Author and celebrant Jeltje Gordon-Lennox answers our questions about the need for ceremony and ritual, and how people’s attitudes to some ceremonies, notably funerals and weddings, have changed over time.

Why do we need ritual in our lives?

Human beings are very resilient. As a species we have braved — and so far survived — epidemics, wars, disasters (natural and human-made), violence and personal betrayals. During precarious periods of our history — like this one — our adaptive capacity is put to the test. In the face of uncertainty, ritual practice contributes to our sense of security by beating time to the seasons and our own natural rhythms. Marking life events, both major and minor, in ways that are meaningful to us can help us make sense of our world, enhance our relationships and even calm our nervous systems.

Although the majority of people will pre-plan celebrations like weddings and birthdays, very few people would consider pre-planning a funeral. Why do you think this is?

Good point! Not everyone marries, many of us celebrate birthdays but all of us will die one day. So why do people seem to resist pre-planning a funeral?

Much like the current COVID-19 threat that has thrown the world into overdrive, pre-planning a funeral brings us face-to-face with our own mortality and the fact that our loved ones too are mortal. Wishful thinking makes people believe that pre-planning will hasten the inevitable.

Funerals figure among the most important, and the most distressing, events in Western society. While religious ceremonies are great for people who adhere to the values of that institution, inappropriate ceremonies can be traumatising. A funeral that reflects the life, values and relationships of the deceased are a healthy first step to grieving loss. Many people do not realise that this kind of ceremony requires pre-planning. 

Since you have been working as a celebrant, have you noticed any changes in how we approach funerals and death?

Over the last 20 years, the notion of the life-centred funeral, in which the funeral address (if there is one) takes the form of a eulogy (rather than a sermon or talk about the afterlife), has become firmly established and largely replaced religious funerals. 

The main struggle for people today is less and less about how to remember the life lived and increasingly about how we confront the harsh realities of death and the resulting separation. These concerns change our expectations regarding the funeral ceremony and other down-to-earth issues too. 

Until rather recently, there seemed to be an unwritten agreement between next of kin, the undertaker and the religious leader: the dead would be treated with dignity and the family would not ask about alternatives to the conventional funeral such as a traditional setting, liturgical practices, embalming, the costly coffin, grave plot and headstone. Today, the future dead are more likely to preplan and the bereaved are more apt to ask questions about options that take into account respect for our relationships as well as for the land, the sea and the air.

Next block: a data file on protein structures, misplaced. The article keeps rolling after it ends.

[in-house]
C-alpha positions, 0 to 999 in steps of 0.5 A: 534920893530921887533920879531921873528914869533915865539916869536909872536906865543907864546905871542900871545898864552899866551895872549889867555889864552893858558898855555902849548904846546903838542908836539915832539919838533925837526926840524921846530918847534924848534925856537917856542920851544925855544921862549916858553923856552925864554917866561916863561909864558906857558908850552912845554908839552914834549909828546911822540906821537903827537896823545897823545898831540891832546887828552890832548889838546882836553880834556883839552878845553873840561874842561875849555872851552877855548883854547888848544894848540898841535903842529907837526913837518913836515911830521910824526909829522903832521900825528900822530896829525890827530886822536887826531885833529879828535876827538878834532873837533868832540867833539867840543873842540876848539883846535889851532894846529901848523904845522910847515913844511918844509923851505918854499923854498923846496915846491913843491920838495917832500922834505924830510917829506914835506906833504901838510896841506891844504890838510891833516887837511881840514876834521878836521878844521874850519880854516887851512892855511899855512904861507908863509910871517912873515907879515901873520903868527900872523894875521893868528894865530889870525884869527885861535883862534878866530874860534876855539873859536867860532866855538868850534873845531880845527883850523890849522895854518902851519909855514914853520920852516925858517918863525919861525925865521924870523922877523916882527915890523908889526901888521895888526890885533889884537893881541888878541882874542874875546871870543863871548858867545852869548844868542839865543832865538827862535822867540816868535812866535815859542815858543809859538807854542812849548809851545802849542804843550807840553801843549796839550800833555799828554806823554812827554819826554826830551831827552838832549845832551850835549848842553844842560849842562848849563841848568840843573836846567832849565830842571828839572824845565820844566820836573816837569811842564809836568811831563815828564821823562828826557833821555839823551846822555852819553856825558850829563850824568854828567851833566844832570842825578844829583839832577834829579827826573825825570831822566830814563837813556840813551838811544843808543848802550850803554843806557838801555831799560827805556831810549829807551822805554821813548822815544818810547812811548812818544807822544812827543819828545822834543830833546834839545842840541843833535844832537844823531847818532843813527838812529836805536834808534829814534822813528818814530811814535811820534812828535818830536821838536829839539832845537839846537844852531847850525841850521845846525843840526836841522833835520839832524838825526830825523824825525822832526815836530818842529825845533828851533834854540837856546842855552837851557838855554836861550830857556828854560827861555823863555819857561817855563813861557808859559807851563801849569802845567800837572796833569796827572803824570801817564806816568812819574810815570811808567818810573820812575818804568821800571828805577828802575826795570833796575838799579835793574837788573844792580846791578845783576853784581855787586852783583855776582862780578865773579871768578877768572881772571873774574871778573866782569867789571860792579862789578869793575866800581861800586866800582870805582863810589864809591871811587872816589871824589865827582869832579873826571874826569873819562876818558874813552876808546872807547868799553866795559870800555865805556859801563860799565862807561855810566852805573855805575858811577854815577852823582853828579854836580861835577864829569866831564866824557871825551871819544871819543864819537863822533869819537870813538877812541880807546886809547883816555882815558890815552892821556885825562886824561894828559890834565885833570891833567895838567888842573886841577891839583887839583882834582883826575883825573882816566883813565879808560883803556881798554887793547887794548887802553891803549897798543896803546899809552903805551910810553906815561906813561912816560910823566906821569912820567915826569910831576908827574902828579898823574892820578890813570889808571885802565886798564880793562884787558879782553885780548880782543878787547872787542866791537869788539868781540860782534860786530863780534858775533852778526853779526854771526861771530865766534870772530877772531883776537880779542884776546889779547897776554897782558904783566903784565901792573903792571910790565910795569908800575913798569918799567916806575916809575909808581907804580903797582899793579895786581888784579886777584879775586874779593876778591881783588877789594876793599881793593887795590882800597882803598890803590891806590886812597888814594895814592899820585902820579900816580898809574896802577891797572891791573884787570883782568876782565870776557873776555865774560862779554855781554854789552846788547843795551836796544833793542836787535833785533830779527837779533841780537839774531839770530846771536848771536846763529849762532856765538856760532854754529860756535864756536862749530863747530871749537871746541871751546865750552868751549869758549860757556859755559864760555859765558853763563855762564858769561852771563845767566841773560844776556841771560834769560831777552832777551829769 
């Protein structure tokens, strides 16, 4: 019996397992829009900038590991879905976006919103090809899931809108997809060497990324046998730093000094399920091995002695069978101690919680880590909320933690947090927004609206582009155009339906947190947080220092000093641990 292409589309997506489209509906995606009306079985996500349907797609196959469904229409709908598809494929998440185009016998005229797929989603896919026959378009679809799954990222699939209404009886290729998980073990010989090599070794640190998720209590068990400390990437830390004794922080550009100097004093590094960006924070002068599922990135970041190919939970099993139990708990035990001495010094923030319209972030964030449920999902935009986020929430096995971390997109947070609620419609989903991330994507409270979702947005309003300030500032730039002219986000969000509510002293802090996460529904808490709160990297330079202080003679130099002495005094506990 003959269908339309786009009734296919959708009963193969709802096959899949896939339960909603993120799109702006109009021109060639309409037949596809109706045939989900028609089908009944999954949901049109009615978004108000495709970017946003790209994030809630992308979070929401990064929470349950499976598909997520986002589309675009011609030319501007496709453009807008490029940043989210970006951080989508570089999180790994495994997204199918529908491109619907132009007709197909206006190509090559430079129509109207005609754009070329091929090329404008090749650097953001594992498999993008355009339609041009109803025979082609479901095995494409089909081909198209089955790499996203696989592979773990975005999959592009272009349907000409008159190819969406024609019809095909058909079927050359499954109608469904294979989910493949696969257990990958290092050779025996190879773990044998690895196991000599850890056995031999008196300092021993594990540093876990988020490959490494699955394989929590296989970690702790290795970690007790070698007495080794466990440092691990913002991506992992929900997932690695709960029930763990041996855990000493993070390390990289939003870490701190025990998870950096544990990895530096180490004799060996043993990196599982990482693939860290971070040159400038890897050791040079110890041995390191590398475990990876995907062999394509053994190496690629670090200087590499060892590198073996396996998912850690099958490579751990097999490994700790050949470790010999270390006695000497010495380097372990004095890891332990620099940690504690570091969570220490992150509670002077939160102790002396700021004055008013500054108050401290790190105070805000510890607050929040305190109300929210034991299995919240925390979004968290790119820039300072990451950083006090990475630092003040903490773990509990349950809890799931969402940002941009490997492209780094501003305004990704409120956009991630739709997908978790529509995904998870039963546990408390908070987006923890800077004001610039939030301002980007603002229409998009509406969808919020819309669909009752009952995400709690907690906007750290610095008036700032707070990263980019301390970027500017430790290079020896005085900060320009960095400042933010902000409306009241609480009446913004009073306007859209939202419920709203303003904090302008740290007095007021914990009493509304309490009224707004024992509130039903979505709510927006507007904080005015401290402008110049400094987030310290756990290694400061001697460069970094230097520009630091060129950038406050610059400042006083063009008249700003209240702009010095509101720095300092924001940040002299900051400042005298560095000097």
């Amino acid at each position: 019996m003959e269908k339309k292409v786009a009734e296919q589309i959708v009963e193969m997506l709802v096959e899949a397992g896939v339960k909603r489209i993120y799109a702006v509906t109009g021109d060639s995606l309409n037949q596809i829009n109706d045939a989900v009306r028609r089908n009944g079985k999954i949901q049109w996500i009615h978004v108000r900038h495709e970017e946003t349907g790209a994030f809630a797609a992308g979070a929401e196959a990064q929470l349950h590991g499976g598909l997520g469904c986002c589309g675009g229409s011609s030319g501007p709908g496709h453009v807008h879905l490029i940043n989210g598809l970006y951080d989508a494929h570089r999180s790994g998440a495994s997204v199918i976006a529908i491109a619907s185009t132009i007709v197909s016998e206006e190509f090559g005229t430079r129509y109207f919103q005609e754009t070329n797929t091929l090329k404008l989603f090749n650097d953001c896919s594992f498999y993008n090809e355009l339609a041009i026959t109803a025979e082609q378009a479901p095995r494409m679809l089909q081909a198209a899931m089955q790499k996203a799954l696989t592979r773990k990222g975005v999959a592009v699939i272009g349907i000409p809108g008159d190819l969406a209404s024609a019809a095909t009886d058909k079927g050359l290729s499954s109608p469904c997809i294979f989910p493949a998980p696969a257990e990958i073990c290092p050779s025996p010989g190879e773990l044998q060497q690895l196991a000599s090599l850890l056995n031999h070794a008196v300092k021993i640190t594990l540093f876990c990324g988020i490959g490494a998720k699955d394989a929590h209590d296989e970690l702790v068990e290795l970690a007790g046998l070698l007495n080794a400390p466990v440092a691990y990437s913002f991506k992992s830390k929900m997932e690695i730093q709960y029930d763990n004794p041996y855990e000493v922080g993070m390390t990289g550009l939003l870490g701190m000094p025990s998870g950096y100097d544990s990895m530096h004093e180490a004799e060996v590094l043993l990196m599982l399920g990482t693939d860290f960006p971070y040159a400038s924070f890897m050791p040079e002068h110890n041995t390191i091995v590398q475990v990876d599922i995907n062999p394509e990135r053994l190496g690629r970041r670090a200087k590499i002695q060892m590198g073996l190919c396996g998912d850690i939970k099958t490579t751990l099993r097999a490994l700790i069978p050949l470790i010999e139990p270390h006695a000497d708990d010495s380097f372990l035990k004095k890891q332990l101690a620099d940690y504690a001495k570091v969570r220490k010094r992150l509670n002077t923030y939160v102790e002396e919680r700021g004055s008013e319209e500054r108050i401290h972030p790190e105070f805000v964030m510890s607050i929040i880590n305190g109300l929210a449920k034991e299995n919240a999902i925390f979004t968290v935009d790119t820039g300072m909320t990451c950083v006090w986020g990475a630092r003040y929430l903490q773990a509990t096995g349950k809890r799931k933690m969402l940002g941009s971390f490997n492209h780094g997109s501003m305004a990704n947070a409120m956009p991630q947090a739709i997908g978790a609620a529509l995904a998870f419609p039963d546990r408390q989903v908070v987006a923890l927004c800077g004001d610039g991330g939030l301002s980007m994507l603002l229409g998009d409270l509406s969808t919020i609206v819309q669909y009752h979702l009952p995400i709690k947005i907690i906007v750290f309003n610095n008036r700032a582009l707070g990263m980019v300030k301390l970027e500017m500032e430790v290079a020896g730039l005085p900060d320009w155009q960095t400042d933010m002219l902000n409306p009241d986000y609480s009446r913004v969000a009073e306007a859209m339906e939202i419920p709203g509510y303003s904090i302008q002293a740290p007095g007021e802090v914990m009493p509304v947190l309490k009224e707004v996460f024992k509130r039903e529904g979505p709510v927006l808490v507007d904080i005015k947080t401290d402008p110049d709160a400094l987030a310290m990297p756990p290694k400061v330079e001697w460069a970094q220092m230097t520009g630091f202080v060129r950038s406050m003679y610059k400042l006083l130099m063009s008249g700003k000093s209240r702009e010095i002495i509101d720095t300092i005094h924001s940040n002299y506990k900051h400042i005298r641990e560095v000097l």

What was the most surprising or unusual event you have presided over as celebrant?

Each time I preside a ceremony I find myself marvelling at how fitting rituals for a life or a seasonal event can serve as a benchmark or a reference point among a series of lesser points. Feeling the transformational power of ritual move an individual or even an entire assembly from one phase to another, reassures all present that the transition has truly been completed. The way meaningful ritual inaugurates a new reality within which we can evolve together in peace is simply… magical.

Have you seen any trends emerging in how couples are choosing to plan their weddings?

Many couples today say they feel pressured to organise the ‘perfect’ wedding. Weddings have become events that are pricier — and more exclusive — than ever. A recent poll of brides and grooms points to a rising trend towards ‘total personalization’ and the ‘ultimate guest experience’ that tends to favour entertainment over the ceremony, which is often unwittingly reduced to a photo opportunity.

Since few couples share the same religious and cultural traditions, they may well be excused if they eschew the traditional ready-to-celebrate wedding ceremony. It is obviously no guarantee of lasting coupleship, or happy parenthood. Yet a growing number of these future newly-weds see the tailor-made wedding ceremony as the epitome of total personalization and guests find it truly the ultimate experience. Even more than food and entertainment, the public pronouncement of their wedding vows reveals how the couple are drawn and held together by their shared values and goals. 

How would you like people to use the books?

These three guides are designed to stimulate the imagination and creativity of (secular but also religious) amateur ritual-makers who need to craft a meaningful ceremony for themselves or for a loved one. Many of the tools presented in the guides, such as the Inventory for Ritual Profile and the Checklists, can be downloaded on the JKP web site. These tools have been forged, tested and tempered with individuals, couples, families and professional celebrants of diverse cultural backgrounds and language groups.

It is my hope that people will use the guides and the tools to make their life events special through rituals that touch them and their entourage. The intensely creative process of ritual-making explores the subtle boundaries of being human in the present, helps us reframe the past and encourages us to formulate our fears and dreams for the future.

Jeltje Gordon-Lennox is the author of Crafting Secular Ritual, Crafting Meaningful Wedding Rituals, Crafting Meaningful Funeral Rituals and Emerging Ritual in Secular Societies.

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